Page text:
12 Sonic and Ultrasonic Treatment

12 Sonic and Ultrasonic Treatment

The term “sonic” refers to sound waves in the region of 16 Hz up to 20 kHz, whereas ultrasonic waves range from 20 kHz to 1 GHz. Over 50 years ago, Richman (1957) first described the use of ultrasonic technology in endodontic treatment and root tip resection. Almost 20 years elapsed before the use of ultrasonic technology was again pursued (Martin, 1976). Thereafter, numerous scientific publications appeared (literature reviews: Hülsmann, 2000; Haapasalo et al., 2005) indicating the possibilities and potential significance of sonic and ultrasonic devices in endodontology. These are based on three mechanisms of action:

• cavitation;

• production of heat;

• acoustic microstreaming.

Most of the research of the past 30 years has been targeted toward the use of sonic and ultrasonic devices as replacements for, or enhancement of, traditional, manual root canal instrumentation, and synergistic action with irrigating solutions. The past decade brought a total paradigm shift: Today, the primary areas of use include disengaging and loosening of intracanal obstructions, endodontic retreatment, and retrograde treatment approaches. The three mechanisms of action of ultrasonic devices have been evaluated time and again with varying results, but in principle they are generally recognized as being effective (van der Sluis, 2006).

An ultrasonic generator (usually piezoelectric) causes the files to oscillate with an undulating wave pattern with a series of nodes and antinodes along its length. The continuous waves help in the removal of dentin chips and debris; the action is strongest at the tip where the amplitude of the oscillations is the largest (Ahmad et al., 1992). Ultrasonic waves in the presence of liquids results in massive oscillation with regions of high and low pressure. This phenomenon is known as cavitation. The result includes bubble formation within the liquid, as well as turbulent fluid currents. The microbubbles created may be empty, or may contain gas or vapor. With the use of sodium hypochlorite, it is possible to achieve a warming effect above the boiling point of 40°C, which leads to the formation of the Na+ cation, the hypochlorite anion ClO, as well as the formation of NaOH, ClOH, C12, O, or NaCl (van der Sluis et al., 2006). These highly reactive elements may be the reason for the observation that the antibacterial effect of ultrasound in the presence of water is relatively weak (Ahmad et al., 1990), but is much stronger with typical endodontic irrigating solutions, providing a large antibacterial effect (Cameron, 1987; Huque et al., 1998).

With the application of high acoustic pressure, the microbubbles enlarge until they eventually implode, creating strong local pressure waves as well as a rise in temperature (heat). This physical principle is also exploited in devices such as the urolithotripter, which is used for the destruction of gallstones or kidney stones. In comparison, the instruments designed for use in the dental practice are too weak to create large cavitation effects. For this reason, the effect has been considered by numerous authors as too mild and thus ineffective (Ahmad et al., 1987b, 1988; Walmsley 1987; Lumley et al., 1988).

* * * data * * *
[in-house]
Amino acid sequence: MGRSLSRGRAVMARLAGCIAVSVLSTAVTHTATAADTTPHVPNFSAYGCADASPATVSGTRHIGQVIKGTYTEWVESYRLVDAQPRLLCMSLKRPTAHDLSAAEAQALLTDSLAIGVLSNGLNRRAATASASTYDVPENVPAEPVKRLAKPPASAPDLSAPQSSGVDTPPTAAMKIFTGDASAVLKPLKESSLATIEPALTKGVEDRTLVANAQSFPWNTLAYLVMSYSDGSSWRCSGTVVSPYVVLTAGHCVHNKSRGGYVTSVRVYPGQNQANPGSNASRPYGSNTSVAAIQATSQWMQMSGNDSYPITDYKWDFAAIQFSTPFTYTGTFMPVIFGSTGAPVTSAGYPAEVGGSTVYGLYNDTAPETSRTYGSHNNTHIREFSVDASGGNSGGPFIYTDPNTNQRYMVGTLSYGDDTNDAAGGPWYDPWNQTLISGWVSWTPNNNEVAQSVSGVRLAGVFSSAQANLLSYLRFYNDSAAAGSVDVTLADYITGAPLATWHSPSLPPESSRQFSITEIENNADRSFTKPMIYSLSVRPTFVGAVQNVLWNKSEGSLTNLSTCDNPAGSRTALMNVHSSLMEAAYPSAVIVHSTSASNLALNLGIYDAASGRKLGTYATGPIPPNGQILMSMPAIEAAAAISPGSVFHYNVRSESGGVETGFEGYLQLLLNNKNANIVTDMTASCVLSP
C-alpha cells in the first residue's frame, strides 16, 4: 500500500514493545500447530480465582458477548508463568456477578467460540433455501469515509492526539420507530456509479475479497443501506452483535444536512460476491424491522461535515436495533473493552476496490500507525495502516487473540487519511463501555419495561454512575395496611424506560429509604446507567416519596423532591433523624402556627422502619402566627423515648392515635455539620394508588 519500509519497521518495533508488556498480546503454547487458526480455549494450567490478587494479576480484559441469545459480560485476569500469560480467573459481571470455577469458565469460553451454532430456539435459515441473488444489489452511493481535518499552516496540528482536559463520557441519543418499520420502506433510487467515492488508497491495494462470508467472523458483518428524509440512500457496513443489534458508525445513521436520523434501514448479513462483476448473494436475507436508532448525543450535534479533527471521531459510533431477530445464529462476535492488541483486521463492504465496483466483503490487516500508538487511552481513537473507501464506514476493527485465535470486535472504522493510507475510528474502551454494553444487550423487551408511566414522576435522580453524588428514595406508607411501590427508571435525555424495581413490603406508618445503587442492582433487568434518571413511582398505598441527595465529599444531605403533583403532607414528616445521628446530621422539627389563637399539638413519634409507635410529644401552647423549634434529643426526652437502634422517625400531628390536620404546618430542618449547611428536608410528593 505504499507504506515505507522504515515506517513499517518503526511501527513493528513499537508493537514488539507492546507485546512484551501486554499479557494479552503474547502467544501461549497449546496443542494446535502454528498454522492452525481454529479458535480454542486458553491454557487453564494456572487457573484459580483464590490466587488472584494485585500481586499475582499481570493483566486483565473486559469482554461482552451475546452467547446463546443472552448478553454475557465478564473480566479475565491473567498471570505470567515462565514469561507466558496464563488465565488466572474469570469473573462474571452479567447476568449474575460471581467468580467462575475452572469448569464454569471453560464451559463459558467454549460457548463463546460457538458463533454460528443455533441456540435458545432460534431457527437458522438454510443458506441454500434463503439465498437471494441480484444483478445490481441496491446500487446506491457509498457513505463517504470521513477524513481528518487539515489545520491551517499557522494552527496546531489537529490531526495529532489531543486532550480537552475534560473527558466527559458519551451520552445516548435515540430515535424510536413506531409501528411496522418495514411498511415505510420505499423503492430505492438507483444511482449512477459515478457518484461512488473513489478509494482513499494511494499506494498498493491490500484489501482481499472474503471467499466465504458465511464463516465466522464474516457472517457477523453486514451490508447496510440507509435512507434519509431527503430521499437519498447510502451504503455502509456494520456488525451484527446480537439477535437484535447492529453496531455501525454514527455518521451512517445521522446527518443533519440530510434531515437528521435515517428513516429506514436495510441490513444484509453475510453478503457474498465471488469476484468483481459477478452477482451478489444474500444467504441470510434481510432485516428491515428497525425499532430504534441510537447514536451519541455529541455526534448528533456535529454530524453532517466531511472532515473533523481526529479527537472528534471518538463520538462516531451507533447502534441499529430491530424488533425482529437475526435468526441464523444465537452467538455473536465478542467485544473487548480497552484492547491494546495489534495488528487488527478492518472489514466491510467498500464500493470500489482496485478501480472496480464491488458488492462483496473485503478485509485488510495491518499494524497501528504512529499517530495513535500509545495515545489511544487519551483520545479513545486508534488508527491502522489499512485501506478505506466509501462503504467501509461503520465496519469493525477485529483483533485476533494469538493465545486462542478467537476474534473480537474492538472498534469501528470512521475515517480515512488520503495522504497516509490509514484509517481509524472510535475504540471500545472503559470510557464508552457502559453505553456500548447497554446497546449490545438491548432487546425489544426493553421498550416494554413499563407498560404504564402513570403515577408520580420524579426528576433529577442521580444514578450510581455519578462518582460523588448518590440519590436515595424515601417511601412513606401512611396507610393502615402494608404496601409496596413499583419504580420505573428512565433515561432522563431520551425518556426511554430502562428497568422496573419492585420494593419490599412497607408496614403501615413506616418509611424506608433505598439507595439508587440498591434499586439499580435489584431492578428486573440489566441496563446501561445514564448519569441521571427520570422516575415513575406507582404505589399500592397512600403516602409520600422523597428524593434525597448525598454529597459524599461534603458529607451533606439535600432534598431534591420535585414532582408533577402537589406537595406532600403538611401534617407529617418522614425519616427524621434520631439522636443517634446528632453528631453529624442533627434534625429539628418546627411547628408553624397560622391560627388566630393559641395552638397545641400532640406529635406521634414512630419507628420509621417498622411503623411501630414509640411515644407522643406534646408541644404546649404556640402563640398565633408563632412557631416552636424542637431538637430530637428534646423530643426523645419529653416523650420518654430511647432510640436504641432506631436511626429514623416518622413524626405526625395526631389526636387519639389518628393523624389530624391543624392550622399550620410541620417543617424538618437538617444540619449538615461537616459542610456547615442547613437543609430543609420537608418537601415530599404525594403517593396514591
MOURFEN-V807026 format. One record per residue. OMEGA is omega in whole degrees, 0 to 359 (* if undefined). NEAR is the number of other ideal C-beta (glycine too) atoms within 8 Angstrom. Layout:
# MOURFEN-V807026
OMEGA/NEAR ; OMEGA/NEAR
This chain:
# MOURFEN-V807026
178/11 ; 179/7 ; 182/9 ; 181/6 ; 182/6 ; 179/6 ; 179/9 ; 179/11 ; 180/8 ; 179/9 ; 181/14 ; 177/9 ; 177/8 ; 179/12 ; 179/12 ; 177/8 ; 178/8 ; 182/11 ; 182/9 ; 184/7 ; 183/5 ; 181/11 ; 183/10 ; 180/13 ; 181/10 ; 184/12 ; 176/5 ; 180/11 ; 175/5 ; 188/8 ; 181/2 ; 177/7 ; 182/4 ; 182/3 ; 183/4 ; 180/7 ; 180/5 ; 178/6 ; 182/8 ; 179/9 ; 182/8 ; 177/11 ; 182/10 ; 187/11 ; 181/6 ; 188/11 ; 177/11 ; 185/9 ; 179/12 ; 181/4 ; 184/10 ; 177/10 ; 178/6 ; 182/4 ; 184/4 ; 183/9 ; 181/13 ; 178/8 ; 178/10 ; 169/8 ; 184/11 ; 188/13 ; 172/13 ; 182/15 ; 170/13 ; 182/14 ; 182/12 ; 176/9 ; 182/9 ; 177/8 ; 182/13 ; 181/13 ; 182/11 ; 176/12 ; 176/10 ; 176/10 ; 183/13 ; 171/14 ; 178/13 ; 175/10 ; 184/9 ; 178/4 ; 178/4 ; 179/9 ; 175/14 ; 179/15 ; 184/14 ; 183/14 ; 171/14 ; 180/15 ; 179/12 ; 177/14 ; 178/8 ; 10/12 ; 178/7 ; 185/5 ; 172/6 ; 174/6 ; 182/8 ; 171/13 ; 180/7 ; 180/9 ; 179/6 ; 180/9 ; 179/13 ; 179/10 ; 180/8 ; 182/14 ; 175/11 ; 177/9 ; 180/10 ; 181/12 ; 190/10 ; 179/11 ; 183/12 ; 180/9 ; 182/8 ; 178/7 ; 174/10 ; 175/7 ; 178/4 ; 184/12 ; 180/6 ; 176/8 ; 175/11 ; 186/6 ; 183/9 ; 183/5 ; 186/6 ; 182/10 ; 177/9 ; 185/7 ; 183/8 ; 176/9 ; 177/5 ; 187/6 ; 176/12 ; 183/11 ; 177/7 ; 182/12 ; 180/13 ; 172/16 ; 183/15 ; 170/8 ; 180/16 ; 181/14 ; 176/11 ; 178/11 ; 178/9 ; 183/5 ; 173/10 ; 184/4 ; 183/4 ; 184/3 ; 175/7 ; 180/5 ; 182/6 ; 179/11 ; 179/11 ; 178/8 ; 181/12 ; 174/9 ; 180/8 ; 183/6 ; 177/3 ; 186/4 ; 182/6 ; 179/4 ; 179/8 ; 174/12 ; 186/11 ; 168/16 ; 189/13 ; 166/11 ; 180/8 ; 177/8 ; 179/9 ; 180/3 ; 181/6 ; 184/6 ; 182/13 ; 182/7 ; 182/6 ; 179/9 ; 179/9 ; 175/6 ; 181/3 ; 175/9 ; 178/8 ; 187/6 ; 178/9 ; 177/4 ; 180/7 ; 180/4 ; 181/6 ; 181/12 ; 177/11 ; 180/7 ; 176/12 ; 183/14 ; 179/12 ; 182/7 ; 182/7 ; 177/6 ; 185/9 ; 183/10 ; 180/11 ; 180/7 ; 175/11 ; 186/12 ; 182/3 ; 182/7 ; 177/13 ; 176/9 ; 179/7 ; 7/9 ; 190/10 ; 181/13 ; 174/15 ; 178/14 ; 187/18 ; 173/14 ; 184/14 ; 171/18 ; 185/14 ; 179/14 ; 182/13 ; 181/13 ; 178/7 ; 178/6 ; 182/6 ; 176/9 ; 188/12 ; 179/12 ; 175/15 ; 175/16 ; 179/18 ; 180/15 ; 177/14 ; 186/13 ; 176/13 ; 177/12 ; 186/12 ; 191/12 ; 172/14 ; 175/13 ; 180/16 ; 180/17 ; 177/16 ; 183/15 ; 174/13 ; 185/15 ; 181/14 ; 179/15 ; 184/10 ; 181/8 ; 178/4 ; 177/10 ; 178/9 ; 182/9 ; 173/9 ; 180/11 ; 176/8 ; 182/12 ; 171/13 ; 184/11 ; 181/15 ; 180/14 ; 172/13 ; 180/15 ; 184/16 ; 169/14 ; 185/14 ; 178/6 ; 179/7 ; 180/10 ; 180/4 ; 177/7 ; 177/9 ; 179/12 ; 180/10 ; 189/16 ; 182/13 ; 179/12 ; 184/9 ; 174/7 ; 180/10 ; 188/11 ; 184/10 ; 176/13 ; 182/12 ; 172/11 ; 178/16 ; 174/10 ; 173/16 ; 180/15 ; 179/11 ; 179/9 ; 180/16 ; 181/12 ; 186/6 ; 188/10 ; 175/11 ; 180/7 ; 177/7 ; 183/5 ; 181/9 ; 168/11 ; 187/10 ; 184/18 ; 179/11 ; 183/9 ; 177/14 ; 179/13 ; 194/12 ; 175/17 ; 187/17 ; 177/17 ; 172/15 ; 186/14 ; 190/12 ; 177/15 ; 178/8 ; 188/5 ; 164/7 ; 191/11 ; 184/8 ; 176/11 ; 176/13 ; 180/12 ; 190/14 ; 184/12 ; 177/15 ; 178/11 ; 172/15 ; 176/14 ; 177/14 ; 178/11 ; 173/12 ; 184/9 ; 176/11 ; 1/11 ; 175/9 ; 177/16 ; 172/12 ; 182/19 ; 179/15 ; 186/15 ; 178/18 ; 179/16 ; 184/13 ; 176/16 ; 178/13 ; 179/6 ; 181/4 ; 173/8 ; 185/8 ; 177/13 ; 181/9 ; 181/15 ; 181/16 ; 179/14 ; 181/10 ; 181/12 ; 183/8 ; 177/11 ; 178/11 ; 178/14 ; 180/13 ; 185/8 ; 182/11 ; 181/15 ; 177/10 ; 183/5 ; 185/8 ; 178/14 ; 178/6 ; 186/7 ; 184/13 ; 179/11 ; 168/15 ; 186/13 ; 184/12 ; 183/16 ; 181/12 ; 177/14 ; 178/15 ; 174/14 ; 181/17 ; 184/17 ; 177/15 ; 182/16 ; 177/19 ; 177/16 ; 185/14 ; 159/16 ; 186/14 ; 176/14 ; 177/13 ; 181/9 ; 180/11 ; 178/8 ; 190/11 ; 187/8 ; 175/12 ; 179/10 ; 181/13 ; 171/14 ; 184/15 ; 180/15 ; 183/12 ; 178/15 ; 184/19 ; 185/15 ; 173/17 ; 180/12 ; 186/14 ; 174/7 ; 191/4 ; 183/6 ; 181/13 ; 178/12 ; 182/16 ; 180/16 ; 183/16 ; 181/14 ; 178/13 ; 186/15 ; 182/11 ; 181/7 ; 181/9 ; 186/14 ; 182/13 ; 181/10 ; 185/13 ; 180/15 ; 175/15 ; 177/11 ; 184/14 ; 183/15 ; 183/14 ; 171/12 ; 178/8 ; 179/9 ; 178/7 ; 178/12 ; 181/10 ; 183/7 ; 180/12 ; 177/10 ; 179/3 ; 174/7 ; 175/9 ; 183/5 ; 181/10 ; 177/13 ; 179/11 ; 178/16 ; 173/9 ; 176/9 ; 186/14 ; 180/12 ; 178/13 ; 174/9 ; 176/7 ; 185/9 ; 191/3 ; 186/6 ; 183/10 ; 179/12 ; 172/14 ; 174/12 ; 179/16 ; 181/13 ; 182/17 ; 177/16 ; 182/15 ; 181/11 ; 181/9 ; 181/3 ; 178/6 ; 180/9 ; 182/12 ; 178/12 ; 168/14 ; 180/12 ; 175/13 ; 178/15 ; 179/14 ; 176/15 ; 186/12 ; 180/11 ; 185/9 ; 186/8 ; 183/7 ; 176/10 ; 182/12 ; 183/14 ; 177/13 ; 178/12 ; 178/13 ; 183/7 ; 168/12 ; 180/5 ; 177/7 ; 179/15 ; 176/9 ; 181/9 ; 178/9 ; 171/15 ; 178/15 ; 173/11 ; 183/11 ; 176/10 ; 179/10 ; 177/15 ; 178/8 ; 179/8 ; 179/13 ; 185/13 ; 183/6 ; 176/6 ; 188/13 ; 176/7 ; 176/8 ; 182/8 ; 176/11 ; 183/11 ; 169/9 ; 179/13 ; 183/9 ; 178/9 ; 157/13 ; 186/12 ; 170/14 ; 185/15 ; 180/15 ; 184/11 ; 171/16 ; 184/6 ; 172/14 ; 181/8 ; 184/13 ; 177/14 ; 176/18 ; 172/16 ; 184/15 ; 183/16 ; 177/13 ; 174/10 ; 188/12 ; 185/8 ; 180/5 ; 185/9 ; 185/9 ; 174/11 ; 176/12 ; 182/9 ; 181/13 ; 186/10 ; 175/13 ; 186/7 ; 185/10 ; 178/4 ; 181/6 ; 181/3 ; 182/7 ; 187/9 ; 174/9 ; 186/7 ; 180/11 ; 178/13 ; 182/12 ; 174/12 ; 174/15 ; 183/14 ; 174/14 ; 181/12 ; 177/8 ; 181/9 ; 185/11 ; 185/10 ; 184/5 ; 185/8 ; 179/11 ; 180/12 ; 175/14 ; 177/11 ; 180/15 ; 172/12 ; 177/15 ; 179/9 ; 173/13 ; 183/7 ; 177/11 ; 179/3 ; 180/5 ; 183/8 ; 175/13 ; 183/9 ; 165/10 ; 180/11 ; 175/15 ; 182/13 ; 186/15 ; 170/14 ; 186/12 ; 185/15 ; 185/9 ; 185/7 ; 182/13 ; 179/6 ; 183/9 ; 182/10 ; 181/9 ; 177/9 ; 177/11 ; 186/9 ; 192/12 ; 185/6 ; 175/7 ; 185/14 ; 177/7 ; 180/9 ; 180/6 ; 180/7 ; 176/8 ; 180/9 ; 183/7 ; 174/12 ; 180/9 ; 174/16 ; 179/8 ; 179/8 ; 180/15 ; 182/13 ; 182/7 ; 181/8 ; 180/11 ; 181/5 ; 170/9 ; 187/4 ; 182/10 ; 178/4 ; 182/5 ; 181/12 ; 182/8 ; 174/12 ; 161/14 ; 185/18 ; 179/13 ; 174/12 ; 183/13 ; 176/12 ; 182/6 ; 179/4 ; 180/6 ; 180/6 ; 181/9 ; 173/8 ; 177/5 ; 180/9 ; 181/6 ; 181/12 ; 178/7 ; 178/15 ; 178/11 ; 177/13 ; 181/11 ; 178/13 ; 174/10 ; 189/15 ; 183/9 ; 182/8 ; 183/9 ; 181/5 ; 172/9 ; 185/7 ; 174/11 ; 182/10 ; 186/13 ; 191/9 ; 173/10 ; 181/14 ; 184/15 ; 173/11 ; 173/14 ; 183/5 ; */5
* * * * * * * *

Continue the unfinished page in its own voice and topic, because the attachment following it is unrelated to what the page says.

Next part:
Most important and effective is the third mechanism of action: acoustic microstreaming. Within the sonic field, there is an interaction between the sonic file oscillations and the irrigating solution, which leads to motion within the fluid, the so-called “eddy current.” This current flows from the coronal end of the root canal toward the apical area and exhibits the typical nodes and antinodes; it is strongest at the tip (van der Sluis, 2006). Due to the higher level of energy, the eddy currents that are created elicit hydrodynamic shear stresses, which have been demonstrated in many studies (Ahmad et al., 1987a, b, 1992; Lumley et al., 1991; Walmsley et al., 1992, Roy et al., 1994). Contact of the sonic or ultrasonic probe with the internal surface of the root canal reduces acoustic microstreaming by interrupting the continuous motion of the wave, but does not eliminate it completely.

Sonic Systems

Sonic devices operate at 1500–6000 Hz. Included in this category, are, for example, Endostar (Syntex, USA), Megasonic 1400 (Mega-sonic, USA), and Sonic Air MM 1500 (MICRO-MEGA, France). Special instruments are required (e.g., heli-, rispi-, shaper-, or triosonic files), some of which resemble traditional rasps. The Shaper-Sonic files in particular permit rapid removal of dentin remnants and debris; this is due to the design of the instruments, but also because sonic devices are much better at removing hard substances than ultrasonic devices (Miserendino et al., 1988).

In general, files of smaller diameter are more effective. The higher amplitude of motion at the file tip is advantageous in comparison with ultrasonics, but is counteracted by the fact that the degree of dentin transport is more difficult to control and there is some loss of tactile sensitivity.

In addition, instrument fractures and complications such as step formation, loss of working length, etc., occur less frequently with sonic than with ultrasonic devices. There remains some controversy concerning effect on canal shaping and roughness due to the file design (Loushine et al., 1989). For these reasons, sonic systems have not been widely accepted for use in endodontic practice.


12.1 Sonic instrumentation

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Jan 2, 2015 | Posted by in Endodontics | Comments Off on 12 Sonic and Ultrasonic Treatment
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